Updated from December 16, 2009.
Regardless of whether you’re preparing for your first trip into the Stepmother Wilderness or you’ve been there before, you need some essentials. Being a stepmother is a process: first, you learn the basics, then you gain skill and strength for longer trips, and finally, you become an experienced stepmother, expert in handling emergencies and traumas along the wilderness trail.
Ideally, we would be oriented to venturing into the wilderness, but honestly, life often thrusts us full-on into the long-distance hike with little to sustain us except our love for the man to whom we said “I do.” Thus, whether you are an experienced stepmother or recently married, living with someone, or contemplating marriage, you can benefit from the 10 Essentials.
1. Navigation (map and compass)
Do not leave home without a map of your direction and a compass to track your coordinates. Time and again, stepmothers get stranded, lost and confused, dehydrated, or overexposed to freezing temperatures that caught them unprepared. Had they known where they were going and which path to take, they might have returned to safety quickly and without much ado.
Take out your compass, get your map . . . plot your course. Make plans with your husband so you know you’re both on the same trail and where you’ll meet up each night if you get separated. If you get mad and stomp off, not letting him know where you’re going, you’ll have a long wait before you are found.
2. Sun protection
Prevention is the first step in protection. Rub a thin, invisible layer of sunscreen on one’s skin to keep the invisible rays from harming the skin, especially during times of long exposure. Once there’s been too much exposure, it’s difficult to do anything other than wait until the burn has healed. In our stepmother lives, the sunscreen of choice is the detachment many experts suggest. Detachment helps many stepmothers do less and avoid over-exposure, fatigue, and burning. Note: detachment is best used when needed and then shelved for times when the flow of connection feels mutual and comfortable.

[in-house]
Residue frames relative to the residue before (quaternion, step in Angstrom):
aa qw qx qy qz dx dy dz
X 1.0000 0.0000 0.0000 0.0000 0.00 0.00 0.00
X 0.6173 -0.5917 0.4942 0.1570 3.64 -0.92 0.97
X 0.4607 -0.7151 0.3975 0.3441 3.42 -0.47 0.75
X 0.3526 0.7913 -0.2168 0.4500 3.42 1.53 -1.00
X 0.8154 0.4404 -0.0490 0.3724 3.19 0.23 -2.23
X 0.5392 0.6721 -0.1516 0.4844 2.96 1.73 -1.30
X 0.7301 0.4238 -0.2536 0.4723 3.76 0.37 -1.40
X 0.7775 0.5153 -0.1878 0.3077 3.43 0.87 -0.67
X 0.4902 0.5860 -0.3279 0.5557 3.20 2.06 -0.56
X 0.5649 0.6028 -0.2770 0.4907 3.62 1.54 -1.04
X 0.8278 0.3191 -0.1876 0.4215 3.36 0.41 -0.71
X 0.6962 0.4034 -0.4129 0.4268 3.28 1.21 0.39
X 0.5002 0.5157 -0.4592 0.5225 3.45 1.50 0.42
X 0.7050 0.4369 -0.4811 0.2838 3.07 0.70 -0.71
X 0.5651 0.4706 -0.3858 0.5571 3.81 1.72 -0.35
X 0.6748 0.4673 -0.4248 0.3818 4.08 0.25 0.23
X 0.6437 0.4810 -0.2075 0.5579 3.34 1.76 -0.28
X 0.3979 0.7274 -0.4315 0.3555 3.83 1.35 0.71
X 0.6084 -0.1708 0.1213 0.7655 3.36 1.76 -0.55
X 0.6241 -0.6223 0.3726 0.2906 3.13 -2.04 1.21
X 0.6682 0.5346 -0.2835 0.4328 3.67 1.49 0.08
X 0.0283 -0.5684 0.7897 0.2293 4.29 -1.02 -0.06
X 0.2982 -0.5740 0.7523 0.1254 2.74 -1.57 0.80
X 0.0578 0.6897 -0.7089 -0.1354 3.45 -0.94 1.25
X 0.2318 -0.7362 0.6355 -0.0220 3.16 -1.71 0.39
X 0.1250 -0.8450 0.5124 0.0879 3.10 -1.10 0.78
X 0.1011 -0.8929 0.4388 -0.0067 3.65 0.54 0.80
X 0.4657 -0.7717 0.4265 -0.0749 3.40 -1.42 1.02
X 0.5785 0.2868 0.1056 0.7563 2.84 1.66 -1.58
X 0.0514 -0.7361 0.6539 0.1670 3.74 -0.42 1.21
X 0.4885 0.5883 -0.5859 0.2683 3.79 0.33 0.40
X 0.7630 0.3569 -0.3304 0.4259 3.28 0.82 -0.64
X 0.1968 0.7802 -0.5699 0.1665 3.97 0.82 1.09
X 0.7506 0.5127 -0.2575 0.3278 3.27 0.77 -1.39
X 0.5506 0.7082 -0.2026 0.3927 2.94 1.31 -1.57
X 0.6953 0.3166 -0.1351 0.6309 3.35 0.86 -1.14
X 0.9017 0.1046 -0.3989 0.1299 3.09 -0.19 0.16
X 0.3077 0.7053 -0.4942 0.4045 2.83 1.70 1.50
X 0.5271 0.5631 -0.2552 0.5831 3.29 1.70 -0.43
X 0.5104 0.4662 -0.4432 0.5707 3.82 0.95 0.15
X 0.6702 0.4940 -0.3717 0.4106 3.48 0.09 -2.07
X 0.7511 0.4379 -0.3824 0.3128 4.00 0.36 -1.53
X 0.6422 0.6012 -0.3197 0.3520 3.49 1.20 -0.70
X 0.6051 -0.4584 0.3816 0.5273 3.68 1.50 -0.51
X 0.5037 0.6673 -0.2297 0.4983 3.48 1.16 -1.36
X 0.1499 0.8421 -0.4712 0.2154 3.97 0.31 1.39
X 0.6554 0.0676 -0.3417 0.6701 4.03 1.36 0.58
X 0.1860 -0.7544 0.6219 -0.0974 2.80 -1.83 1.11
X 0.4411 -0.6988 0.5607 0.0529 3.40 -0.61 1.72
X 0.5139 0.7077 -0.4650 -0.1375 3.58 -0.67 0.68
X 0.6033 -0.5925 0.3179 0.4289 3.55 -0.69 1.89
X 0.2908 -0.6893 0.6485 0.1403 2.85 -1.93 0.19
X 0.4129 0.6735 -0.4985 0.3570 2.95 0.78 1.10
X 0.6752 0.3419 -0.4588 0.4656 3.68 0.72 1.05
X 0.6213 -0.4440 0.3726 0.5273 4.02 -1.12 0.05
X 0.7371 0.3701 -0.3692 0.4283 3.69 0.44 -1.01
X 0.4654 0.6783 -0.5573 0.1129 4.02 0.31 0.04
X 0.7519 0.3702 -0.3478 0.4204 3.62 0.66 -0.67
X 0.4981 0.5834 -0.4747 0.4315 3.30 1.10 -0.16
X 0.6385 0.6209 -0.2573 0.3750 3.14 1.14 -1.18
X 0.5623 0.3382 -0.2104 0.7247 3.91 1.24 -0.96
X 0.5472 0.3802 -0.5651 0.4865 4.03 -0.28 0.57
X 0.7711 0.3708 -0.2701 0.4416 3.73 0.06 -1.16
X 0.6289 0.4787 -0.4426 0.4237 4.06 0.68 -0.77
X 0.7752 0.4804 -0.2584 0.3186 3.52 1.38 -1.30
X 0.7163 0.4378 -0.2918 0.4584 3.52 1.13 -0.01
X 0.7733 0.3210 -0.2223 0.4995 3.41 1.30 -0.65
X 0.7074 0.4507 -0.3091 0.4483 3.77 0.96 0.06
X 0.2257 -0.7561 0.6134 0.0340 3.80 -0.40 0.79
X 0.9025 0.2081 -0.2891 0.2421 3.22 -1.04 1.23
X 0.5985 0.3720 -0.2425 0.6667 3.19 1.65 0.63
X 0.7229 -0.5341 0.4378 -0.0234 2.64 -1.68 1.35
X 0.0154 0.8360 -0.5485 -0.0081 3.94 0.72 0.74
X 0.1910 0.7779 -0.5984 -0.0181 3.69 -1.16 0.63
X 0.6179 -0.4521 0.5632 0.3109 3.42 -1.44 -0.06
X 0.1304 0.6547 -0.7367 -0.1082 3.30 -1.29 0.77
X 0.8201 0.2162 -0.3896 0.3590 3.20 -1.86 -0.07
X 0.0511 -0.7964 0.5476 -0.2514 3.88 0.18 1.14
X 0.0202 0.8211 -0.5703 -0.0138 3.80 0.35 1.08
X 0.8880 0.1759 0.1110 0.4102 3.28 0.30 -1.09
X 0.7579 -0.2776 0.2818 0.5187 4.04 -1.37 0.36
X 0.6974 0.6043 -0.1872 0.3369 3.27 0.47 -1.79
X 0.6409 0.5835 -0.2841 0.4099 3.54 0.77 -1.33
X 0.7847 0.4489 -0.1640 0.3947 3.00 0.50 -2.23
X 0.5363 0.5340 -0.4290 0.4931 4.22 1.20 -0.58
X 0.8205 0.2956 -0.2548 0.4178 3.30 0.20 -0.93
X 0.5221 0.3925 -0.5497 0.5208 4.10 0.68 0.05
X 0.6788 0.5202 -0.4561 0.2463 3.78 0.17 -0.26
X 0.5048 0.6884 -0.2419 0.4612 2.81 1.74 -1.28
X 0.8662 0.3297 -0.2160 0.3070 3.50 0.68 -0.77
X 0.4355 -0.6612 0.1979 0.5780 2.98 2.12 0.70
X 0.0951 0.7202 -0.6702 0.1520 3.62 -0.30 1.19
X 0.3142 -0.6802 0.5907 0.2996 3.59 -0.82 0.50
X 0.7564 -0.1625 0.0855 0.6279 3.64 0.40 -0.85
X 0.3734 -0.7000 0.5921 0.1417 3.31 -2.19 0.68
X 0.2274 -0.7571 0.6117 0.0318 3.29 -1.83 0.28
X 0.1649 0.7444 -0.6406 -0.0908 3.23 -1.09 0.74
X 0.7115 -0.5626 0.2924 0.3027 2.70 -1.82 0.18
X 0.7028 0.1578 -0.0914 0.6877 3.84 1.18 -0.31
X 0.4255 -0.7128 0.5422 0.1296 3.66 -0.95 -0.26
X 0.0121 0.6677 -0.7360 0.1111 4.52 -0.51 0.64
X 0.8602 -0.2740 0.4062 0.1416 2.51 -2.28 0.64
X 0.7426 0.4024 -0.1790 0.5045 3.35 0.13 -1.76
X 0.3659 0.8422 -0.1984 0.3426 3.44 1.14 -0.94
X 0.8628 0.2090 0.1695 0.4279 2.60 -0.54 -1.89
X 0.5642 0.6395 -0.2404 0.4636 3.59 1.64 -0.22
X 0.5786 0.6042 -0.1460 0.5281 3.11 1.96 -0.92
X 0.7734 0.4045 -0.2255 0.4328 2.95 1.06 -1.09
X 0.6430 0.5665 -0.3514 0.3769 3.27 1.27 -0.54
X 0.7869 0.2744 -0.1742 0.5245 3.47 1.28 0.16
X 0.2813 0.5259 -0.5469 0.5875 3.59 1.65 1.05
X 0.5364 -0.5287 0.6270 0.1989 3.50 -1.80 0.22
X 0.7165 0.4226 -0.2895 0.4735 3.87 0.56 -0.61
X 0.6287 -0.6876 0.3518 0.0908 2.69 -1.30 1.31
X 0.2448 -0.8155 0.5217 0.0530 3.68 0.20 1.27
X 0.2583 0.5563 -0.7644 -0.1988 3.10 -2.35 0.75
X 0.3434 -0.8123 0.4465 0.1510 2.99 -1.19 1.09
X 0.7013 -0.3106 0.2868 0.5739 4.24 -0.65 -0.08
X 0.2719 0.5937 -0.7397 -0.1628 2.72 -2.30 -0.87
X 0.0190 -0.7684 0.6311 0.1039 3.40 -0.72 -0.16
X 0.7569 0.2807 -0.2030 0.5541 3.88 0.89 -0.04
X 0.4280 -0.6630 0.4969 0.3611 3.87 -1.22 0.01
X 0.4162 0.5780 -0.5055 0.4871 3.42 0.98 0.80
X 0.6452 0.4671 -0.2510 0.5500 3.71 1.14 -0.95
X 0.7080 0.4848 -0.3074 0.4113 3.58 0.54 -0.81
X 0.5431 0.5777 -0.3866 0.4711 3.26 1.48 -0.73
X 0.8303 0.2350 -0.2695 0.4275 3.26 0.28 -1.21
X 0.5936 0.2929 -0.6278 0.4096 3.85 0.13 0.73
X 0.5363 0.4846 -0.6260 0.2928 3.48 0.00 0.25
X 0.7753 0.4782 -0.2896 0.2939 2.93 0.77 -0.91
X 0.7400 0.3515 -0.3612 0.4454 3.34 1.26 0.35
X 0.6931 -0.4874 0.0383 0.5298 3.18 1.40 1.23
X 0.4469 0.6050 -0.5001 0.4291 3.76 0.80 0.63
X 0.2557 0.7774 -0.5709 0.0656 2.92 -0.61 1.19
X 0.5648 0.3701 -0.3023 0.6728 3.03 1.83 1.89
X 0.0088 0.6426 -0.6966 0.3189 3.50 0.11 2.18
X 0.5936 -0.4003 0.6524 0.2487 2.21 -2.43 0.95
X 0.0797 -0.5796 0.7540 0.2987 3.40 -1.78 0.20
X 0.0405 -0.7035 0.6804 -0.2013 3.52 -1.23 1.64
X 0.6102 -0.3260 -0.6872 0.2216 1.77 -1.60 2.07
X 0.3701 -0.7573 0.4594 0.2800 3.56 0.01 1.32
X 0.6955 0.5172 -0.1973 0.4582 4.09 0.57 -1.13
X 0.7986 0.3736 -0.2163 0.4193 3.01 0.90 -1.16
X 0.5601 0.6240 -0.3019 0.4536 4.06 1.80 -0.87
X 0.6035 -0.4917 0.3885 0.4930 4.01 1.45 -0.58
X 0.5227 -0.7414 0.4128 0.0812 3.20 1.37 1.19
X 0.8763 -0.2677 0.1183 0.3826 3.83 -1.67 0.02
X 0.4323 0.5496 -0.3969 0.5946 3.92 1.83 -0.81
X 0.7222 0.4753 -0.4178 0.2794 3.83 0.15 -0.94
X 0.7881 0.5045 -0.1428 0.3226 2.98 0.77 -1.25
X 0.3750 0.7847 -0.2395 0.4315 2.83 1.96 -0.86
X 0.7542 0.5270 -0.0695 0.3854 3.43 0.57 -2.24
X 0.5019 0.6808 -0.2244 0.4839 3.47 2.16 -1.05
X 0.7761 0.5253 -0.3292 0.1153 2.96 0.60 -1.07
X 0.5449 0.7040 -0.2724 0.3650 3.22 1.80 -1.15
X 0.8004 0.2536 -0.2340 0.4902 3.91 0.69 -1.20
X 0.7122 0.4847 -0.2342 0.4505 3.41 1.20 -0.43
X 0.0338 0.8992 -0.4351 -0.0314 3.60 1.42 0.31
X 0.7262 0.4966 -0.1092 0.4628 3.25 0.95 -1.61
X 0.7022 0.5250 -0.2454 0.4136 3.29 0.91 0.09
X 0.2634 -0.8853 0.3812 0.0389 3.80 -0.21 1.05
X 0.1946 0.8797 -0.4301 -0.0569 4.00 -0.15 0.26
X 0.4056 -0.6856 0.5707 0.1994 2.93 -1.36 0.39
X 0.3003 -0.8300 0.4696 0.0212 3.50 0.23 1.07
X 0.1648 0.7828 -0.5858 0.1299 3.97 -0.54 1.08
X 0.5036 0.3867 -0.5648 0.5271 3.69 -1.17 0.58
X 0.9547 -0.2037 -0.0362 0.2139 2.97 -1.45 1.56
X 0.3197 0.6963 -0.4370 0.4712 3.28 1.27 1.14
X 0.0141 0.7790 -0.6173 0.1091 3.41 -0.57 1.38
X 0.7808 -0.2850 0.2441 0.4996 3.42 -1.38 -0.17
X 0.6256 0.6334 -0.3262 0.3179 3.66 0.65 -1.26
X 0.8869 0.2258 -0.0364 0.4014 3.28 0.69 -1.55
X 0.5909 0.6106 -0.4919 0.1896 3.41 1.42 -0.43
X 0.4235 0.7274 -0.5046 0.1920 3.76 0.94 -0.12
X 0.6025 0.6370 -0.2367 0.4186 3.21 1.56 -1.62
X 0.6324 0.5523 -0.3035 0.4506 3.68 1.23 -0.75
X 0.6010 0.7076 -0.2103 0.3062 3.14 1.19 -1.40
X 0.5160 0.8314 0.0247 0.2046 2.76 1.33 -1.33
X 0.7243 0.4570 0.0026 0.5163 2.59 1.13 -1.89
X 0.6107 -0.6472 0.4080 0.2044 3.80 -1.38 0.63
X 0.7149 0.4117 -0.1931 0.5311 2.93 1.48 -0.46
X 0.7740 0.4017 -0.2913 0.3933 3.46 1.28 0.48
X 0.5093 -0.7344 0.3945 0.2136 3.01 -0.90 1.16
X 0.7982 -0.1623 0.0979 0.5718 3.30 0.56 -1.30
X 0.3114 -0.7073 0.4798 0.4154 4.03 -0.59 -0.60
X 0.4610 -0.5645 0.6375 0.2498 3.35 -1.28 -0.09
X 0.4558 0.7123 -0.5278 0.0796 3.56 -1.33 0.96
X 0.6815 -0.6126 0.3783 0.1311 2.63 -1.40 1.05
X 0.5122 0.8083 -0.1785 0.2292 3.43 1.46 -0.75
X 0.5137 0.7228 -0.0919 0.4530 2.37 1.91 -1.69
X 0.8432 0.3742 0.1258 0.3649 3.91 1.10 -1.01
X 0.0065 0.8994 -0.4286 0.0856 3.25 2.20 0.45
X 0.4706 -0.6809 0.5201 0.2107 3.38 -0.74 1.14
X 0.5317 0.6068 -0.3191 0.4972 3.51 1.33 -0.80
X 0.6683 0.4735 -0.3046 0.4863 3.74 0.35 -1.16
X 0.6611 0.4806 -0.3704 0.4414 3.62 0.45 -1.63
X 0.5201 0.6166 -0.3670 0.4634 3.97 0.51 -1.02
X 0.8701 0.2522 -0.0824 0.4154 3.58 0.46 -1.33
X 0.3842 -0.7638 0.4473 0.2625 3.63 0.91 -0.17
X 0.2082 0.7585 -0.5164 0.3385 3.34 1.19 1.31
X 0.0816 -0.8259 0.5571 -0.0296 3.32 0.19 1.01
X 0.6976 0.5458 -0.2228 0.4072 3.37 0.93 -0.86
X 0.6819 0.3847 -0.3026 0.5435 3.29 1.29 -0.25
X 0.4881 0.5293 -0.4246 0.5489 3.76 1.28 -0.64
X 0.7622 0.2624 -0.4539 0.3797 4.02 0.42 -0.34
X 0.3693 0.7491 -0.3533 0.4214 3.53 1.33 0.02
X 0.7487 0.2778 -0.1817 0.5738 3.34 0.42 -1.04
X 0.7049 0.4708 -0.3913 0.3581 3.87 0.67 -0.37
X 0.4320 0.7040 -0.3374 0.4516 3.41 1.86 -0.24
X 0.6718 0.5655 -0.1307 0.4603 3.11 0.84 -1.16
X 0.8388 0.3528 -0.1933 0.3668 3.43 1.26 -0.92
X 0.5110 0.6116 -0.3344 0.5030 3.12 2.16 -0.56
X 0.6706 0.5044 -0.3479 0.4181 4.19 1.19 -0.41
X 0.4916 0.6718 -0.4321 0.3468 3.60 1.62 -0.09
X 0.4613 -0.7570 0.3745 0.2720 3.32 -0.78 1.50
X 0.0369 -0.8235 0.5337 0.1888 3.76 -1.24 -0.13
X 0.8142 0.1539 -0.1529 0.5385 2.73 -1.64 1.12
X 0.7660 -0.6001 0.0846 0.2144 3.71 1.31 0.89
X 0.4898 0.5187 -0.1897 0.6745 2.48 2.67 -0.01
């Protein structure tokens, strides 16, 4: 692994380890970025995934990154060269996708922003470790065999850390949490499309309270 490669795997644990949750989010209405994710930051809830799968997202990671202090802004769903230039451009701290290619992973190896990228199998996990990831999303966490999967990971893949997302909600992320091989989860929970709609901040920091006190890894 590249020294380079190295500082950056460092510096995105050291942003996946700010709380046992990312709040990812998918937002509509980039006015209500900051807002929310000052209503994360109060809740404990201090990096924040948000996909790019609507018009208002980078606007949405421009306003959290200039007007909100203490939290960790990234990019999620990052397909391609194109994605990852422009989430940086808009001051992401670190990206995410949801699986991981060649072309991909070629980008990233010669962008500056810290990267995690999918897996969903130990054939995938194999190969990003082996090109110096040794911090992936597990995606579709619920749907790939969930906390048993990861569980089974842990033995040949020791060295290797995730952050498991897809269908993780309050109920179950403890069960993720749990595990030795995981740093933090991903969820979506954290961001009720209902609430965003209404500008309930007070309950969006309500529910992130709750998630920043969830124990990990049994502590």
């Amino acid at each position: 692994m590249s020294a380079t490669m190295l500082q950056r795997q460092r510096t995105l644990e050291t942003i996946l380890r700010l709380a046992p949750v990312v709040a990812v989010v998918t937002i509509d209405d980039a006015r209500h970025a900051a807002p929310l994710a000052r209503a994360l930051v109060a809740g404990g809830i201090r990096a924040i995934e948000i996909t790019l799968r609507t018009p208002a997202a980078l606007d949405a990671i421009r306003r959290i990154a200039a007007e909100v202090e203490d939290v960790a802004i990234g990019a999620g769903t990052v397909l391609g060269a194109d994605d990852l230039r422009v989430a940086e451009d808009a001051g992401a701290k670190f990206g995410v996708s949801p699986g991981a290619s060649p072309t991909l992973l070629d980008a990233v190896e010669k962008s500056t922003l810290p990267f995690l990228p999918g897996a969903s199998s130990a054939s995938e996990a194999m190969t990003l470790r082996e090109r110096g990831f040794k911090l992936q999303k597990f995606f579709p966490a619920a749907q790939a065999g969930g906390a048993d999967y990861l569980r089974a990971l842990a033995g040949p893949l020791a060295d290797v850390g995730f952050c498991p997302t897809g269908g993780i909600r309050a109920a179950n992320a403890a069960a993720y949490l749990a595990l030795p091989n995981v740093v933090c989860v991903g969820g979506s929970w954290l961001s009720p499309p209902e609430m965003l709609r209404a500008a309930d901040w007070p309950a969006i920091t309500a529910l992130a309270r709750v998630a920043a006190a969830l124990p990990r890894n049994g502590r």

3. Insulation (extra clothing)
Take insulation no matter where and what season you venture out. Insulation could be a warm layer, a dry layer, or a wicking layer. At the very least, a layer next to the skin to reduce chafing. With the right layering, you can go out in almost any weather.
Early in our marriage, my husband advised me to use insulation . . . don’t leave yourself vulnerable . . . and, be sure to take care of yourself. My enthusiastic, brave front did little insulate me from the grief that naturally occurred when he and I got married and my feelings ended up trampled and bruised. He knew how to move among those family dynamics, but my anxiety-motivated efforts to join in took me feet first, with no insulation to protect me from the cold.
4. Illumination (flashlight/headlamp)
If you can’t see where you’re going, you can’t get where you want to go. So, take a flashlight. If the weather changes for the worst and you’re stranded, you might need to signal for rescue. You might need a light to find your way back to your campsite.
And, consider a headlamp. They leave your hands free, giving you flexibility and light where you need it. Sometimes you need that focused light to shine on a problem, so you can find a solution. Knowing when to use the light comes with experience and a healthy stepmother knows when to not shine the light.
5. First-aid supplies
When you get hurt, you need help. Your stepmother first-aid kit should include a range of supplies, everything from taking a nap to going on a beach retreat with stepmother girlfriends. It should also include a stepmother support group, formal or informal, and the name of a good therapist, if you don’t already have one. In addition, learning to stand in your own skin, to show up fully and not vacate the premises, is one of the most effective first-aid supplies to carry in your kit.
You should build up a strong kit of options for nurturing yourself over the long haul. Even when stepkids don’t mean to brush you aside, they do. Even when they want to like you, their mother stands between them and you and she may or may not let them have the freedom to approach you with an open heart. In those cases, get out the first aid kit. Patch up the cuts, blisters, and bruises and move on. Unless you have a broken bone or need bed rest, there is a lot that a good long walk with the dogs will do for you.